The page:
A few years ago the official line from Midleton distillery would have been "we don't do finishes". Last year, though, we had the beer-finished Jameson Caskmates, which was more of a happy accident than something planned. More recently we had the Midleton Dair Ghaelach, pot still whiskey transferred to Irish oak casks for the final 10 months of maturation. Again, that might be ascribed to special circumstances: the need to experiment with the new type of wood, the heavy effect of virgin oak, etc.
The new Green Spot Château Léoville Barton puts finishes firmly on the menu once and for all. It's regular Green Spot that has been vatted together from ex-oloroso sherry and ex-bourbon casks, then transferred to red wine barriques from a Bordeaux winery. After 12 to 24 months resting in these casks, Midleton's master blender, Billy Leighton, constructs the final bottling.
The new whiskey was launched at an event in Bordeaux layered with significance. The Spot range of pot still whiskeys was created by one of Dublin's traditional wine importers and whiskey bonders, Mitchell & Son, founded in 1805. It's still a family-run enterprise, with Robert and Jonathan Mitchell making the trip to Château Léoville Barton yesterday. The winery is also a family affair, overseen by Anthony and Lilian Barton, direct descendants of Irishman, Thomas Barton, who founded a wine merchant company there in 1725.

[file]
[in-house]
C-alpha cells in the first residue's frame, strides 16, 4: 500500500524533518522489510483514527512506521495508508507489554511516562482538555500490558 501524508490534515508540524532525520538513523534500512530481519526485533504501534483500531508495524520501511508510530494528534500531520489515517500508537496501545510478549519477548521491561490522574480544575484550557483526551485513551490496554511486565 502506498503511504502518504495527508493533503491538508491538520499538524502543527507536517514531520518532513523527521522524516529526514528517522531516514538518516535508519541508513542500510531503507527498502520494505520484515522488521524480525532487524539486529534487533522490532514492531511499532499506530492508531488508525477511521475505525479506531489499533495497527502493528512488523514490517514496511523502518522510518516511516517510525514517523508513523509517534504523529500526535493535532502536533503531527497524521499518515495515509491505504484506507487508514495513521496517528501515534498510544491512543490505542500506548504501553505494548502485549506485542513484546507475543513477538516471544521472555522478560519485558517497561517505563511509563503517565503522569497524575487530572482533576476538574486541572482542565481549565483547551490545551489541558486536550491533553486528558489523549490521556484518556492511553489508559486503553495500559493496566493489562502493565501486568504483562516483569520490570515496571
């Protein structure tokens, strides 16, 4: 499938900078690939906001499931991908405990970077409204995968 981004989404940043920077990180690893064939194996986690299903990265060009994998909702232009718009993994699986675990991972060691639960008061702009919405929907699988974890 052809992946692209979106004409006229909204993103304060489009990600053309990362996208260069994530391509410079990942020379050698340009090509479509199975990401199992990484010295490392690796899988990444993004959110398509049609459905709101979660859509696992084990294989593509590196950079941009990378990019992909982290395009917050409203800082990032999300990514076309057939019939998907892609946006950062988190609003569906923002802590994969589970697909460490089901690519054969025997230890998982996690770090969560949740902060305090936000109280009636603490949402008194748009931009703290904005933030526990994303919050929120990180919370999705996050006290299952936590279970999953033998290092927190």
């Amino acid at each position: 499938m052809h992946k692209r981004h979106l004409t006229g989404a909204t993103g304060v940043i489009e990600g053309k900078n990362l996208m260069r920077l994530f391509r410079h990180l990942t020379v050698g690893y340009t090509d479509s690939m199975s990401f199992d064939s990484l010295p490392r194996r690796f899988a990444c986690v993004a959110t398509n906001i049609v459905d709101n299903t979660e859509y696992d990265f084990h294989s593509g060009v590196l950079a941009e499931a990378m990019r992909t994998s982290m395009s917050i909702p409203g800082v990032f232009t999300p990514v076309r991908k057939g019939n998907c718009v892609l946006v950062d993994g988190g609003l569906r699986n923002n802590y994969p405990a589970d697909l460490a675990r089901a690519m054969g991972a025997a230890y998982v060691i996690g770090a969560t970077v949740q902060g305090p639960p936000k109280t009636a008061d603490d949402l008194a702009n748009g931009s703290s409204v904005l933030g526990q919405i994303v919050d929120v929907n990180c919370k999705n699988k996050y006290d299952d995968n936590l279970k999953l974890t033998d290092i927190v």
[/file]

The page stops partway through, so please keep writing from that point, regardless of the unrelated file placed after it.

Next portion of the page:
The new whiskey recalls and updates the historic links between Ireland and France, and between whiskey and wine production in the two countries.
The new Green Spot is bottled at a higher strength (46%) than the classic version (40%). It'll be available from this month in five markets ("including Ireland, the UK and France" - I don't know why they don't just list all five in the press release). RRP is €65. Depending on sales and the reaction from the whiskey community, it might become a permanent part of the single pot still range.
I'm very much looking forward to trying it. Here's what to expect, according to Kevin O’Gorman, Master of Maturation at the Midleton Distillery:
Maturing Green Spot in the Château Léoville Barton wine casks provided a fascinating assortment of floral and wood characteristics on the nose and palate, which give way to a long, spicy finish reminiscent of the terroir in France and Ireland.The official tasting notes come from Master Blender, Billy Leighton:
It is the contribution of the French oak which drives the initial aroma adding some crisp woodland notes to the spicy Single Pot Still character. The wine seasoning brings a delicate touch of floral perfume and a hint of ripe berries such as raspberries and strawberries, these are in addition to the orchard fruits typical of Green Spot.
The familiar mouth coating effect is a very satisfying balance of oak and spices. Some vanilla sweetness works in harmony with the dry wine influence, while the fresh orchard fruits and French oak combine effortlessly with barley grains to complete the complexity.
The rich French oak character is slow to fade leaving the wine and spices of France and Ireland with the last word.
Now, here's a fun serving suggestion. If you are passing through Terminal 1 at Dublin Airport, after you pick up your Green Spot at the Irish Whiskey Collection, check out the adjacent retail area, known as The Wine Goose Chase. This is a unique collection of wines with Irish connections curated by wine expert, Susan Boyle. (If the Irish wine story fascinates you, go see Susan's touring theatrical show on this very subject!)
On the shelves there you will find Château Léoville Barton's eponymous wine, along with La Reserve de Léoville Barton. It would be a fascinating experiment to try original Green Spot, the wine, and the wine-finished Green Spot side-by-side.
|The Wine Goose Chase at Dublin Airport|